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UNC students award first Eve Carson scholarship

Elinor Benami, a junior from Tennessee, has been named the first Eve Marie Carson Scholar at UNC Chapel Hill.

The scholarship will fund a summer experience after her junior year and financial aid for her senior year. The daughter of Mary and Moti Benami of Knoxville, Tenn., Benami graduated from Bearden High School in Knoxville in 2006.

Benami is double-majoring in international studies and economics in the College of Arts and Sciences. She plans a career in environmental consulting.

The Eve Marie Carson Scholarship Executive Committee, composed entirely of students, designed the scholarship program. The value of the award will be the cost of attendance for an in-state student for one year, which varies from year to year.

A separate, selection committee of students, faculty, staff and alumni chose Benami from among 138 qualified applicants. She was selected for her leadership and dedication to environmental issues, as well as her high level of academic performance.

"Elinor was chosen for the breadth and depth of her passion," said senior Andy Woods, director of the scholarship's executive committee. "She has done a ton of work with the environment, and she has demonstrated a commitment to leadership and service while still pursuing her passions."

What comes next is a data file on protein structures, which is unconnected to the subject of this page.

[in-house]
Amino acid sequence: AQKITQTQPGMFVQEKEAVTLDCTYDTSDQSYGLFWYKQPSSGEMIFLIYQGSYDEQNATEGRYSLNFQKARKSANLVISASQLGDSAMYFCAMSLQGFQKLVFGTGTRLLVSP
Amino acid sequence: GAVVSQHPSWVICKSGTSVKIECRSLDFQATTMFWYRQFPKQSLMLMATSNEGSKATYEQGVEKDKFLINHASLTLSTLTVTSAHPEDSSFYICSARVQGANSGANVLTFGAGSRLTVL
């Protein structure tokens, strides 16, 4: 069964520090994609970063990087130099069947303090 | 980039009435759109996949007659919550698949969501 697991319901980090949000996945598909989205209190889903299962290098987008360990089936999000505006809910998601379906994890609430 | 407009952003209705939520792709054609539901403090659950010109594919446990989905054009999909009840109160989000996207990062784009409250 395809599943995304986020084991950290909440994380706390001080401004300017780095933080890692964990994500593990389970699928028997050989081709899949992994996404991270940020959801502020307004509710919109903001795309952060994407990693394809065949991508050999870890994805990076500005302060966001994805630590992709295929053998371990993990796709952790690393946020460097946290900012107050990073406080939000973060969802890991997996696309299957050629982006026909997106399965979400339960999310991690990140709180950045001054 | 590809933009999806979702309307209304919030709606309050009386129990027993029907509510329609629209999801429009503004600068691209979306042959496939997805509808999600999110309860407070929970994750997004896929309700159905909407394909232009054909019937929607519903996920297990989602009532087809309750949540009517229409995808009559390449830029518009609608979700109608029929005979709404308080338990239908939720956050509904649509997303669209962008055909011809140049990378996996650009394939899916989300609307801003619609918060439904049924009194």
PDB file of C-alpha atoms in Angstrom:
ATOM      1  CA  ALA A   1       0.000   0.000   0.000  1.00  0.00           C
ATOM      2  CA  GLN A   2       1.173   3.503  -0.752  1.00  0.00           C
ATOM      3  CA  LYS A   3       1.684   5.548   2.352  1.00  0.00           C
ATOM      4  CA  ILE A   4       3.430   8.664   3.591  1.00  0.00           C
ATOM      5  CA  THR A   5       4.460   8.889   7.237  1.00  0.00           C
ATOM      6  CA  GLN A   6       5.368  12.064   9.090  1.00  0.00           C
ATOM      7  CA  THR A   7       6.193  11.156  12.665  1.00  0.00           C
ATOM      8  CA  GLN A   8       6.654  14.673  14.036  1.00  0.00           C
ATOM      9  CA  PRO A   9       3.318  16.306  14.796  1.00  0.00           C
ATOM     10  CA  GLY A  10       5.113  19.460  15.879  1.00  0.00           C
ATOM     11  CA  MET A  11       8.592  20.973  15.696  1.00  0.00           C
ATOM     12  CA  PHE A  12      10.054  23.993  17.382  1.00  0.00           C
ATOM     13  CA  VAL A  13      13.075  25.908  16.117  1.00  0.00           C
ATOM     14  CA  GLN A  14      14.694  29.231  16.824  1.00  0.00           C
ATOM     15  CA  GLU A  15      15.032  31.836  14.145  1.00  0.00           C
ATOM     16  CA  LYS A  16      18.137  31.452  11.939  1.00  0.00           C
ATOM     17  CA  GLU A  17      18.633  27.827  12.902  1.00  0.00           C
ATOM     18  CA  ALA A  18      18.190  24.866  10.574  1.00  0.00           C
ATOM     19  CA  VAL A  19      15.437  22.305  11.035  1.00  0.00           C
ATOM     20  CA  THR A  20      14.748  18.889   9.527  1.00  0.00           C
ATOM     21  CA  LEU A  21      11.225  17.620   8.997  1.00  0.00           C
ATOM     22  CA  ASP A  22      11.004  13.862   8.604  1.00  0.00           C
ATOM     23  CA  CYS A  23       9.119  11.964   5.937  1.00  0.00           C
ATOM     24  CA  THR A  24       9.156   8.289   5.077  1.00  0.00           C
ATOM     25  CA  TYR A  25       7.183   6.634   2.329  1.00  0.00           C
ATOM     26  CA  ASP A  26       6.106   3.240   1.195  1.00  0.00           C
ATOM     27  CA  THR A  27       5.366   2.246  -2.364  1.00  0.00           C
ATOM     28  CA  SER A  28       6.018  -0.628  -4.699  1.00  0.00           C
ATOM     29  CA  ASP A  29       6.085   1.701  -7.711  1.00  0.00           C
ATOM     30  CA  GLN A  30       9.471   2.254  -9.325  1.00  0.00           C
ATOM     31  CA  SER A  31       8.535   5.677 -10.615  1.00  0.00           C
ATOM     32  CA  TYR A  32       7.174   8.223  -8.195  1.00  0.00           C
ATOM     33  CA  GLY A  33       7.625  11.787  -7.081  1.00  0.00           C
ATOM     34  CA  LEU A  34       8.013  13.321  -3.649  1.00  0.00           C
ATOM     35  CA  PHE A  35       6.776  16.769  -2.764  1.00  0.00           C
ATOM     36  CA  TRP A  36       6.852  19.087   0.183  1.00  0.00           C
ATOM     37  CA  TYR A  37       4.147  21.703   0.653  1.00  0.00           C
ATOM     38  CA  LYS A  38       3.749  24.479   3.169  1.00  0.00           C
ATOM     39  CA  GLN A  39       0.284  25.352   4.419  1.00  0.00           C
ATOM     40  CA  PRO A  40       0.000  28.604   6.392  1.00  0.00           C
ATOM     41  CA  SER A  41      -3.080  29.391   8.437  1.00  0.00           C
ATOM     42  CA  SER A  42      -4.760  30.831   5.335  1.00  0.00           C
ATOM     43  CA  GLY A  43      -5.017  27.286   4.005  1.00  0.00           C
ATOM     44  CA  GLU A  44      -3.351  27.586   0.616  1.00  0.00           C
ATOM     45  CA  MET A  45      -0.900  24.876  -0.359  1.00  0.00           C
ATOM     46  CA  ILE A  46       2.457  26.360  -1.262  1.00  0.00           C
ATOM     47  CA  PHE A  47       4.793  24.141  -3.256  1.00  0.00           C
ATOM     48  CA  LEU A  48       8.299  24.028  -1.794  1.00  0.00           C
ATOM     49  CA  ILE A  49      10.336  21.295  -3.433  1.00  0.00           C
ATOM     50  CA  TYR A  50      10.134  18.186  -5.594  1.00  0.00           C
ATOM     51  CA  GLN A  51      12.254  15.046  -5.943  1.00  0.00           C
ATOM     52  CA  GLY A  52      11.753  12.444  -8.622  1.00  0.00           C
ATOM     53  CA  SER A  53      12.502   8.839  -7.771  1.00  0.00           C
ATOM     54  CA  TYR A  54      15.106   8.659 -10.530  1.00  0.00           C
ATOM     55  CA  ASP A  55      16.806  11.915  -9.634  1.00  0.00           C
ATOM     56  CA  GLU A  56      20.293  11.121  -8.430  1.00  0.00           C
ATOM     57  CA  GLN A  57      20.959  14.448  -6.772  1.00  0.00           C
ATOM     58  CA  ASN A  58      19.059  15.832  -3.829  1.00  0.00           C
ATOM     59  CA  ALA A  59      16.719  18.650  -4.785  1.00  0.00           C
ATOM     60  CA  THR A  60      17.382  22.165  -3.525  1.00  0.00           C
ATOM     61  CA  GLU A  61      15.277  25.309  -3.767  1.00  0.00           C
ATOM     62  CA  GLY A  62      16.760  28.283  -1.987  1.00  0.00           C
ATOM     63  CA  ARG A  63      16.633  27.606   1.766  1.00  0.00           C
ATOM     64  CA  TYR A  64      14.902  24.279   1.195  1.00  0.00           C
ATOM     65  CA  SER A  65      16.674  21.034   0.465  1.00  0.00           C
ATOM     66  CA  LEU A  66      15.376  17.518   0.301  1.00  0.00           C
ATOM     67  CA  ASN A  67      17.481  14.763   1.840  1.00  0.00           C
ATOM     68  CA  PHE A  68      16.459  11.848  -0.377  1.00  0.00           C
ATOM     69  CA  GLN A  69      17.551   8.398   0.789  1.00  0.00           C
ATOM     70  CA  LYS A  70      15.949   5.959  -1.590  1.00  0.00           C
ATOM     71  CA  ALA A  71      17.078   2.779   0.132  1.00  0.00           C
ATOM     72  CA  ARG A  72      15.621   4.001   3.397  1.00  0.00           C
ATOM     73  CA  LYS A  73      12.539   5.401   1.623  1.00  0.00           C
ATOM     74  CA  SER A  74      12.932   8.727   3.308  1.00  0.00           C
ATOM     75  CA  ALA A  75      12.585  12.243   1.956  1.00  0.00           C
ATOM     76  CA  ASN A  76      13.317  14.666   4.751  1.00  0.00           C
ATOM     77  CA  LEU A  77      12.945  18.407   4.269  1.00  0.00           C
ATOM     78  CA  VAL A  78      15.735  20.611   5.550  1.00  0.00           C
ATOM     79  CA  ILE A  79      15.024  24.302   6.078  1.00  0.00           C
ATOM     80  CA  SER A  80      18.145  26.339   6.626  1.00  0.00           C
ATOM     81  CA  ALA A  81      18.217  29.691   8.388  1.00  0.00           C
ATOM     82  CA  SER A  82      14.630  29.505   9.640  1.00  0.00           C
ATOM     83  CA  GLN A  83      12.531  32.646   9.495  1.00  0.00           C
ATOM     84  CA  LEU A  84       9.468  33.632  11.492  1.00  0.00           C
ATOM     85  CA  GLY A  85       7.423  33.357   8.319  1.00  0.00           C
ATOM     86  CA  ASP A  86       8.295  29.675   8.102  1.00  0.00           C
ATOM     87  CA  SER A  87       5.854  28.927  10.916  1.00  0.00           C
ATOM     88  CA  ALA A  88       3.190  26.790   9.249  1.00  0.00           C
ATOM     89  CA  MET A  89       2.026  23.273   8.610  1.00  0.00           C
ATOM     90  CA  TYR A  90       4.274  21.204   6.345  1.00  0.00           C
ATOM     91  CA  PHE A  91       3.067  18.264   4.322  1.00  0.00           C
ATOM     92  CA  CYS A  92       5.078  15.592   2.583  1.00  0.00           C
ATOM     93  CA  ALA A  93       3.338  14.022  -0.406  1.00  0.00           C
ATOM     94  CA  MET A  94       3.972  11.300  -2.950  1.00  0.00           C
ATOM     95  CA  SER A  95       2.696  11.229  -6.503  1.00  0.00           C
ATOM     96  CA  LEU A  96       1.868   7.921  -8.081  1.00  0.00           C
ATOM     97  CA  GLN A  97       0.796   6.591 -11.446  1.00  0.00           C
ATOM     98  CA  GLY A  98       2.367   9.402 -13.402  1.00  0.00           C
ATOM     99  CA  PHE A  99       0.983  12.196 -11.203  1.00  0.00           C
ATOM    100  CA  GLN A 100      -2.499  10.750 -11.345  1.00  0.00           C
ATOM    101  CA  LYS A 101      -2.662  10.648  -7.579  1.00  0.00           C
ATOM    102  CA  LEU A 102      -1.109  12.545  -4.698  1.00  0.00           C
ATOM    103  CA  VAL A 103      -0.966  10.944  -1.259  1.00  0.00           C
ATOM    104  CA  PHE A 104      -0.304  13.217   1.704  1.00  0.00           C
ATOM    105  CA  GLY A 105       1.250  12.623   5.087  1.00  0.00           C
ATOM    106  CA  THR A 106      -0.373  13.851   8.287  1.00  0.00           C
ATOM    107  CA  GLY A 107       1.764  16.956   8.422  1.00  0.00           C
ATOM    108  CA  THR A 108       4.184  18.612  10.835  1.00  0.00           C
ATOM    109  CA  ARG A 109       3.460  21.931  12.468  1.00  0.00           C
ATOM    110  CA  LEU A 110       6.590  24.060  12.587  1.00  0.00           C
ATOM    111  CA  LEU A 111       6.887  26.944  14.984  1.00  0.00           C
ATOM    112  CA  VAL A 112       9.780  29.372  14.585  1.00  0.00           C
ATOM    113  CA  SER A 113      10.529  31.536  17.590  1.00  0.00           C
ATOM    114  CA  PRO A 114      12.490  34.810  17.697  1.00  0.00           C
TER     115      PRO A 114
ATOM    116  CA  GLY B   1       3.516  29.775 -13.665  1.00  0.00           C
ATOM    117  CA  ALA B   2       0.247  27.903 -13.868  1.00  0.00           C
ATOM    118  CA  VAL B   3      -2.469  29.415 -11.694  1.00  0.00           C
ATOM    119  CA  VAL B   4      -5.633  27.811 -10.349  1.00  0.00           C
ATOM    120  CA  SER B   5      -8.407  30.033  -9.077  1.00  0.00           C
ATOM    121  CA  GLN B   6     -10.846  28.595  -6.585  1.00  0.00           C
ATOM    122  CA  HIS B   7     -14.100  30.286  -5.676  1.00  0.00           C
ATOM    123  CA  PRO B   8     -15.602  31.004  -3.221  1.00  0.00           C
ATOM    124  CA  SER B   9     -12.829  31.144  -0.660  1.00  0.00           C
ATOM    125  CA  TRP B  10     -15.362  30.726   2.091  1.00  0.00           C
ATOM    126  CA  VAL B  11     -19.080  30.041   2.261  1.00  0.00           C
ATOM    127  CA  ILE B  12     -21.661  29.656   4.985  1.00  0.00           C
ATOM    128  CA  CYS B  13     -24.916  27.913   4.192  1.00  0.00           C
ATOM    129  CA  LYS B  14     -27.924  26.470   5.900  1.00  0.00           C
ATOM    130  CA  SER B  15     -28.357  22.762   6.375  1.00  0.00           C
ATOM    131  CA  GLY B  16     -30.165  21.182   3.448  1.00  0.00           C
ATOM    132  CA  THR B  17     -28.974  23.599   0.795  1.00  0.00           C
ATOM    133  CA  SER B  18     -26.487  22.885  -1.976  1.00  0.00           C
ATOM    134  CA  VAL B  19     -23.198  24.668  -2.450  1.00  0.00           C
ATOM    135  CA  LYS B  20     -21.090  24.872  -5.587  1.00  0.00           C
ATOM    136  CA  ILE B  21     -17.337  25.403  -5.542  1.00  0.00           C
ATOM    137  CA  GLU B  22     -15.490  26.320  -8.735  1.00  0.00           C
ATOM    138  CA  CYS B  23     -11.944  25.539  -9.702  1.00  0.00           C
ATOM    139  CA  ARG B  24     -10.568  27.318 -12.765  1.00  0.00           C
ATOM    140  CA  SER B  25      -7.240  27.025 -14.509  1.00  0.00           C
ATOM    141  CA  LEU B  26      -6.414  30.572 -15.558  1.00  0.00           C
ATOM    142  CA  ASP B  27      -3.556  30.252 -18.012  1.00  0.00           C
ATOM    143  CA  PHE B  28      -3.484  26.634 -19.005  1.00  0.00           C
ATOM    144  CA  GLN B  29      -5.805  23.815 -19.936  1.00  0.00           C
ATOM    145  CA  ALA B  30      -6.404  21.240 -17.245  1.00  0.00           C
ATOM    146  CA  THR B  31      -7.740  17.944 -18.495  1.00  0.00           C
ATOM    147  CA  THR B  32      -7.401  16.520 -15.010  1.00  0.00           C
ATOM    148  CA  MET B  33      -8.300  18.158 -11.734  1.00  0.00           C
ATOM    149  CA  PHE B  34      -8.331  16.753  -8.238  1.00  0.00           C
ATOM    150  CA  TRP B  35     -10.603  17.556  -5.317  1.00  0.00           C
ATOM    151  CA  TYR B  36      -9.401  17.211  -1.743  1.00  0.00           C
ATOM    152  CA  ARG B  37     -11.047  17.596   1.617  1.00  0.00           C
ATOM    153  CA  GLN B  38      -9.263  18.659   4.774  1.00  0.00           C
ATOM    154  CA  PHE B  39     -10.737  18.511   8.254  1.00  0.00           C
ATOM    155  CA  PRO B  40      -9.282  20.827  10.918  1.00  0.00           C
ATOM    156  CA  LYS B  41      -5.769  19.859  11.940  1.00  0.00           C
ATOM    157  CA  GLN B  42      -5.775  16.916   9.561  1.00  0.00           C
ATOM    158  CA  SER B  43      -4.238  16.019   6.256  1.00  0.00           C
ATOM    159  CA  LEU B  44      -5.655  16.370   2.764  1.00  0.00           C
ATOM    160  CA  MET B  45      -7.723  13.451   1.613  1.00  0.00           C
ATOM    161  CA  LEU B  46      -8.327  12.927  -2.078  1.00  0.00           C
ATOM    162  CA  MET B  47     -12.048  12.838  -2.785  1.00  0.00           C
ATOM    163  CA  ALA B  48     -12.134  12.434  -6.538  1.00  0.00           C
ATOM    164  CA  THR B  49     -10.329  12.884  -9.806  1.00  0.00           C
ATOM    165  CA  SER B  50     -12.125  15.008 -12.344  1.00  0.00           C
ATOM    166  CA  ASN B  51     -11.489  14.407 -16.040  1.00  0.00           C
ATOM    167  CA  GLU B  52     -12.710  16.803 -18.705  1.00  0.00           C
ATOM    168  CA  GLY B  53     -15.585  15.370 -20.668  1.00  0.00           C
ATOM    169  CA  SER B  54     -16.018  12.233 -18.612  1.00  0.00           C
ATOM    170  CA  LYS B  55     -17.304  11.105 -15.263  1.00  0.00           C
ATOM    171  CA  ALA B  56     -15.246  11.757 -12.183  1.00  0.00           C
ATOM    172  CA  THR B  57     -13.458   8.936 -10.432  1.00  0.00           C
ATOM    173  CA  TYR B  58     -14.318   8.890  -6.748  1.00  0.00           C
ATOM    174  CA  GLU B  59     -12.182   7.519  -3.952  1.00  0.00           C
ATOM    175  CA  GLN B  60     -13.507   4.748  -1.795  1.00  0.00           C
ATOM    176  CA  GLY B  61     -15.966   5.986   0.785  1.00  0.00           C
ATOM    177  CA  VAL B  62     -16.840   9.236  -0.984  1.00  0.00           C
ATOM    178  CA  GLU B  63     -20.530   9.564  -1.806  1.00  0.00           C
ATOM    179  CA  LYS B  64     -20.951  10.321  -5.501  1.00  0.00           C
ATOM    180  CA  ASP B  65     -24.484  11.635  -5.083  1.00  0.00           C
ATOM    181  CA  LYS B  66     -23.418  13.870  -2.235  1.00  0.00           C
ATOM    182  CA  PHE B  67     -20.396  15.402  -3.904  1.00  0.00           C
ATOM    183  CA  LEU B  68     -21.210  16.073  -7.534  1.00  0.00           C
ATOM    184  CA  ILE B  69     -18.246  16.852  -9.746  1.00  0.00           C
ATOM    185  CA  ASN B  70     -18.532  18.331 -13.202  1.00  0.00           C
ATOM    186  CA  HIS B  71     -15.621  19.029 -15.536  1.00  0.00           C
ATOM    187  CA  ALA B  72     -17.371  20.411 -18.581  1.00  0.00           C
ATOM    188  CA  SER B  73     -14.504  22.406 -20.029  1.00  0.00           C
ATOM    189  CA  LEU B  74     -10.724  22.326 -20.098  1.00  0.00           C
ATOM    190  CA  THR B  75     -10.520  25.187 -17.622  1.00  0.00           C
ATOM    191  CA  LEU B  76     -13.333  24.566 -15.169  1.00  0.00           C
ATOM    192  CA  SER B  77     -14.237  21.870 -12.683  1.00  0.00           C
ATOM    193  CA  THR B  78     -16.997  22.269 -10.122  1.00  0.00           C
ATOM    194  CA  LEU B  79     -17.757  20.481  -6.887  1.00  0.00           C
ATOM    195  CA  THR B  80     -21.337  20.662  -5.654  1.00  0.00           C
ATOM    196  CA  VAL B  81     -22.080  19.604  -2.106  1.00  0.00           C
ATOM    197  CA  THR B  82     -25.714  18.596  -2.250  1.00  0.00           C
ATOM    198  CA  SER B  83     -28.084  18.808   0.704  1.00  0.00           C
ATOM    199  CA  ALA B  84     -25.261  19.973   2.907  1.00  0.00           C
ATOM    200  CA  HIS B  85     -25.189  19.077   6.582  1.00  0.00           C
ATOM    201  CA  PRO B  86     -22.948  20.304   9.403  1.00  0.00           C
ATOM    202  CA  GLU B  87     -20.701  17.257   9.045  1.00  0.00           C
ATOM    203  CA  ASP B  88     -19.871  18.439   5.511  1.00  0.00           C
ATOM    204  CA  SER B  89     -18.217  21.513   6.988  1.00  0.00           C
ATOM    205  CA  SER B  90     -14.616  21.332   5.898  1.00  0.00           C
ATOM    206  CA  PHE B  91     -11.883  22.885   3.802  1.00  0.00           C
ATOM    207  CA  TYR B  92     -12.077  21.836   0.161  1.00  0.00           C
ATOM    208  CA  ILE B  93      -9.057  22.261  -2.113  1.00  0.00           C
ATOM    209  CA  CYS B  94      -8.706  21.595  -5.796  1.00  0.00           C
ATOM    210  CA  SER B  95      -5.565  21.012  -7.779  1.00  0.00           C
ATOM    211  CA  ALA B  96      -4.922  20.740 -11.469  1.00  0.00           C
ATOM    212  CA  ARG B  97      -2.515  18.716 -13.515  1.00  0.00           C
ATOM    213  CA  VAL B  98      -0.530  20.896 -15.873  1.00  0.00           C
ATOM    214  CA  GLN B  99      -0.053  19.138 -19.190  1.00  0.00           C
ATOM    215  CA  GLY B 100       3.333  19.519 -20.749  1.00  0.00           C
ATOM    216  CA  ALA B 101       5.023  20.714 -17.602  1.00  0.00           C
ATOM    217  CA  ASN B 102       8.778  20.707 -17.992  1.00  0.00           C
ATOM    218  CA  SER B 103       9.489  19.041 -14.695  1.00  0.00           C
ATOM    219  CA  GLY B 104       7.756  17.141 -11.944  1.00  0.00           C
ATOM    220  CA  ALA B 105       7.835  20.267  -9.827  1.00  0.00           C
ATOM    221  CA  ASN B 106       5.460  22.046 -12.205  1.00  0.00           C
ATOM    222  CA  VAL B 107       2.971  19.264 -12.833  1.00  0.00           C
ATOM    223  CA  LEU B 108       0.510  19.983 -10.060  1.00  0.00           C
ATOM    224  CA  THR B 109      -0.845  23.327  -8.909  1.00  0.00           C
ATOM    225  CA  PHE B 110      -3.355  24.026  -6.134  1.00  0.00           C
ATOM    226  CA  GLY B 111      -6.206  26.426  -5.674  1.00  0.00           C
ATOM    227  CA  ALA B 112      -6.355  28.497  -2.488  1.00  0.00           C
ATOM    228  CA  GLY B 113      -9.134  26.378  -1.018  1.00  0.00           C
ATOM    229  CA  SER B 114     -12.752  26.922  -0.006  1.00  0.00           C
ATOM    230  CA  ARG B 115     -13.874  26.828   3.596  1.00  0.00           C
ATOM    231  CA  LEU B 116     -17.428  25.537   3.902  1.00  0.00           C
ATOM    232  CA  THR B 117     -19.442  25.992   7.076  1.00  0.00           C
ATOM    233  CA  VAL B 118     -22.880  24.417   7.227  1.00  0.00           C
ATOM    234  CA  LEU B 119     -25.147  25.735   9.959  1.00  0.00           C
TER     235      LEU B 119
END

Carson, a senior from Athens, Ga., and UNC-CH's 2007-2008 student body president, was killed last March. One of her main goals as president was to create a merit-based scholarship for UNC juniors. In her memory, the scholarship was established last year to honor balanced, ambitious students who have shown strong involvement in a leadership role at Carolina and have at least a 3.0 GPA in their first three undergraduate years. The scholarship was named in honor of Carson.

Benami is in the honors program and North Carolina Fellows, a leadership development program. Her activities include interning for the North Carolina Botanical Garden in Battle Park on campus. She co-chairs the Student Government Environmental Affairs Committee, which collaborates with students, faculty and staff to promote key environmental principles, encourage sustainable lifestyles and facilitate cooperation between student environmental groups and the University.

She has her sights set on graduating as one of UNC-CH's public service scholars - students with notes of distinction on their diplomas for having performed impressive amounts of community service during their time at Carolina.

Last year, she was awarded a Morris K. Udall Undergraduate Scholarship, one of the nation's top merit awards, for her leadership potential, academic achievement and commitment to a career in the environment.

Benami has received other merit scholarships that funded study-abroad experiences in Germany during high school and Southeast Asia two summers ago.

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